However, what sets Mercury apart from the bohemians of old and some earlier modern bohemians is that he grows out of poverty into fame and fortune. This is problematic when reading about the early bohemians. The early bohemians appear to have romanticised youth and poverty, as Henry Murger describes in the preface to Scènes de la Vie de Bohème that “every man who enters on an artistic career, without any other means of livelihood than his art itself, … had no other fortune in the sunshine of their twenty years than courage, which is the virtue of the young, and hope, which is the wealth of the poor” (Gutenberg.org). The old bohemian “could live in squalor and maintain his self-respect” (Snyderman & Josephs 193); their “idealism shines through the poverty-stricken conditions of their unconventional lives” (Gagnier 344). These descriptions imply that bohemia is not ascended but descended to. Artists who take the bohemian path descend into lack and scarcity and dwell there in their pursuit of art. Not withal, Mercury differs from these early bohemians in that his unconventional life provides a sense of escalation for him into bohemia. He does not romanticise poverty or lack, and instead clings to his youth and art to both go beyond his boundaries, and welcome wealth when it comes to further lose himself in his bohemia. Singer’s film illustrates this growth through a sequence of fast cuts that show Queen on tour in America, not focusing on the performances but on the band adding to their list of states at which they scream “we love you!”.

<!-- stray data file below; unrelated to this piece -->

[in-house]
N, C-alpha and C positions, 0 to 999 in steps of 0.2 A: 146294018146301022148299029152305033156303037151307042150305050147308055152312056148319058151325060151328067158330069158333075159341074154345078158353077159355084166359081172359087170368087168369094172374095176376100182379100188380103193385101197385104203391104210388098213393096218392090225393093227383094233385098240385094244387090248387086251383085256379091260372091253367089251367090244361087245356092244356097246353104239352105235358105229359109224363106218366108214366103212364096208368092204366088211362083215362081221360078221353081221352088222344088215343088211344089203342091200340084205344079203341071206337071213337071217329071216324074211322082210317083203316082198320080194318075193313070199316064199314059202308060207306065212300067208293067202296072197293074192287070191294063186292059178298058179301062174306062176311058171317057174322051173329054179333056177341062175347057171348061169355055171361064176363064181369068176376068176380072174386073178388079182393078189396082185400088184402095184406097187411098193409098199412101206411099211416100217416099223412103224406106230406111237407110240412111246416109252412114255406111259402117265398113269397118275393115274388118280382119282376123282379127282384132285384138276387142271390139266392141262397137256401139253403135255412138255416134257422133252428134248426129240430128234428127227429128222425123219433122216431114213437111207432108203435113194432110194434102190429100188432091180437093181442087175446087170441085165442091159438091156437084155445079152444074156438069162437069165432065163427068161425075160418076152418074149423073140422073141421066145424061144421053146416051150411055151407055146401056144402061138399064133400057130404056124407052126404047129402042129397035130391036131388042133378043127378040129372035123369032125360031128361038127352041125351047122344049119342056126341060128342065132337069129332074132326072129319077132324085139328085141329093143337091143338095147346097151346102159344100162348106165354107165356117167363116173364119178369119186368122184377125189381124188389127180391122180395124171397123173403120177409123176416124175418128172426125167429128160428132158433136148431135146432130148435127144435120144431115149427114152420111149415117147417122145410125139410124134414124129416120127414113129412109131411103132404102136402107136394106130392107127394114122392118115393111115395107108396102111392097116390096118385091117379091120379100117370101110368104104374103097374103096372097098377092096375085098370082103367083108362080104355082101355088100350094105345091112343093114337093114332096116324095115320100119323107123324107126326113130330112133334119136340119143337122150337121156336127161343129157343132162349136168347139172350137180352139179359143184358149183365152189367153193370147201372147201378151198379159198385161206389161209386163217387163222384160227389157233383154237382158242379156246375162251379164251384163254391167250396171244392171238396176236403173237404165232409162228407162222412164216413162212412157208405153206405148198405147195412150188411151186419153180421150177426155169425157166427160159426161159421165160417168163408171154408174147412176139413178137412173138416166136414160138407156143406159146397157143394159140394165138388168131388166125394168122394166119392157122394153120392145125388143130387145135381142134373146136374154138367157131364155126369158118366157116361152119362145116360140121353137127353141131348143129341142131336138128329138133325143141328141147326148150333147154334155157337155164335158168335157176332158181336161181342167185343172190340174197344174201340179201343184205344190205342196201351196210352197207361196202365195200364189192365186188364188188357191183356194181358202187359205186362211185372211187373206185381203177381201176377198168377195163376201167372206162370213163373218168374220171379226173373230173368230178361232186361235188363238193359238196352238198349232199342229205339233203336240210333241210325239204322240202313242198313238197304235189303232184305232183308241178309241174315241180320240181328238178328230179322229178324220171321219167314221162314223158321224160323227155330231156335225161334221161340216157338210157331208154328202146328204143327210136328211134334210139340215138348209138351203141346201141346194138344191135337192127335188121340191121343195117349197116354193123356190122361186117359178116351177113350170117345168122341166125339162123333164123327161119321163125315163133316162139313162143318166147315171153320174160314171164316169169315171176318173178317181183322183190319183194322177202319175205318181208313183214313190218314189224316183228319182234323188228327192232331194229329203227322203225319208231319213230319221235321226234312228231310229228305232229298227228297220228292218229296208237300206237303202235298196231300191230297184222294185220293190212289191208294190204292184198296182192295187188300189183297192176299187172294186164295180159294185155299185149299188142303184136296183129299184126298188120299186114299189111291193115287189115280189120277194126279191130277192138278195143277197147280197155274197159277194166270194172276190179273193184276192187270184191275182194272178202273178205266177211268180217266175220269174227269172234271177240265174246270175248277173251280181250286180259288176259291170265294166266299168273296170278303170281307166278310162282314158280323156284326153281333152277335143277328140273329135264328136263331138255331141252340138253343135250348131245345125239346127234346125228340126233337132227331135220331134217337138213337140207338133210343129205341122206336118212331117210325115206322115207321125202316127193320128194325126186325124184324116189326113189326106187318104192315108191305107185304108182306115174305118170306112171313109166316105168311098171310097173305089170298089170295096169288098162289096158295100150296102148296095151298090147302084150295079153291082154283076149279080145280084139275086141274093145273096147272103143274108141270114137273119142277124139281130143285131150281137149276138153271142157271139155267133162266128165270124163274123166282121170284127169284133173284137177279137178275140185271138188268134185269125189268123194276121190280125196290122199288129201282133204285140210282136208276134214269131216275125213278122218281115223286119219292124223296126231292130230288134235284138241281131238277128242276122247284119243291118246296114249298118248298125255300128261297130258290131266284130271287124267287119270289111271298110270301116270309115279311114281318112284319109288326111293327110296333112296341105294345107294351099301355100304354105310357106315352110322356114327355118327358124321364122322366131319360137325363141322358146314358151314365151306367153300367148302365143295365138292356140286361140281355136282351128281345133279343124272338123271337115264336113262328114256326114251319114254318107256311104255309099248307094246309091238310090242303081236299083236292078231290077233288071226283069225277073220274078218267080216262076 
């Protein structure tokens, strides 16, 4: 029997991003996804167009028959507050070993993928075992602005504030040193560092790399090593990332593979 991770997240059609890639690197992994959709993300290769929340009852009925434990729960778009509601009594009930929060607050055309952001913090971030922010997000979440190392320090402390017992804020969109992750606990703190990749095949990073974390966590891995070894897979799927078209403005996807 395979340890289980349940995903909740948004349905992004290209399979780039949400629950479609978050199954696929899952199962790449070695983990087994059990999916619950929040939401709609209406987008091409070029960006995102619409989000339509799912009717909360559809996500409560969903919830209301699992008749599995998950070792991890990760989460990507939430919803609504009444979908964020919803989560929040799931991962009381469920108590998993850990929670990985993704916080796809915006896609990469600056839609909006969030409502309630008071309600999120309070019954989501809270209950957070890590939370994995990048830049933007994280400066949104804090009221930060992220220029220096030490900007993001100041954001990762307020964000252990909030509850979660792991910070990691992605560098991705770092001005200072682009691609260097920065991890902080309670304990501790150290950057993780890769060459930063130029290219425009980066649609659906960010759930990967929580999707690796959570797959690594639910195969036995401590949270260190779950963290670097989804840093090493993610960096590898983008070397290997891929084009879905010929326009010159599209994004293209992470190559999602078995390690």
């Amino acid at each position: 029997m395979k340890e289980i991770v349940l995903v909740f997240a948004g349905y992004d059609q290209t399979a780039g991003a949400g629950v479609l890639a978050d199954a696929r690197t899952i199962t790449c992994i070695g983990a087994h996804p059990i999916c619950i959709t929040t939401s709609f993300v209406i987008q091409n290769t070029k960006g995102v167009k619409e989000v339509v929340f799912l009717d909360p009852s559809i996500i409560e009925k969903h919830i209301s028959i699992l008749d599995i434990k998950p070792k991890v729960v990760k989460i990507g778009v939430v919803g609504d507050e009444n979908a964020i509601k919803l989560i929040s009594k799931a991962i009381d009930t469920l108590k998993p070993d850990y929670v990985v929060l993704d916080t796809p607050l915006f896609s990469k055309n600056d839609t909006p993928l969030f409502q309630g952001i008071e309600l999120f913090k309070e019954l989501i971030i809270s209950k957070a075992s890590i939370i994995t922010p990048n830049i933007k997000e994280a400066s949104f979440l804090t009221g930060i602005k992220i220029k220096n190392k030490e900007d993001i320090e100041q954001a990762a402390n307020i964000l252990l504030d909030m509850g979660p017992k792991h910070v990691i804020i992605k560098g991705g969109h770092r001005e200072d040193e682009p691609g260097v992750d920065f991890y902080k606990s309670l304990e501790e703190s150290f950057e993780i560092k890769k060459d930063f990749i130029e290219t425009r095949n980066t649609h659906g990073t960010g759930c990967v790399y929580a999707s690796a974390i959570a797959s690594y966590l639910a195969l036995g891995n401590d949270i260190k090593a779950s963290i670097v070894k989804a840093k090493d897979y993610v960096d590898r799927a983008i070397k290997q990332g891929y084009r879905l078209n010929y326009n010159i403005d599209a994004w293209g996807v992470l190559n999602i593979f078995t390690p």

Without a doubt, Singer’s film is a highly condensed version of Queen’s history. Nonetheless it very adequately portrays the shift from lack to abundance as Mercury rides on the band’s wagon out of the bondage of his past and into comfort and grandeur. In the early part of the movie, Mercury’s gutsy idea of selling the band’s only van to raise money for a studio recording paradoxically gave them a ticket out of their poor-rock-band life. This ironic depiction of the band moving to a better place without the means to physically move points towards an inward form of elevation that the bohemian is known to achieve. Spontaneity, nonconformity and a sort of reckless faith in the arts are what identify Mercury as a bohemian of his time. He is constantly seen challenging everything: the norms of what rock music is, the vocal and creative thresholds of the band, and his personal self-awareness. He challenges even the record company that is sceptical about the 6-minute-long Bohemian Rhapsody track that Queen produces. When EMI executive Ray Foster (played by Mike Myers) expresses his reservations, explaining that he does not understand the song and that the radio only airs songs around 3 minutes in duration, Mercury unrelentingly insists that his track will not be truncated, and that either Foster airs the entire track or Queen will walk out, and he will forever be remembered as the guy who lost Queen. Foster refused to air the song, and the band left to find another station to air Bohemian Rhapsody (Singer). Mercury’s stubborn pride in his art epitomises the bohemian ideal with “his antipathy for formulas … his inherent restlessness … [and] his originality” (Parsons 426).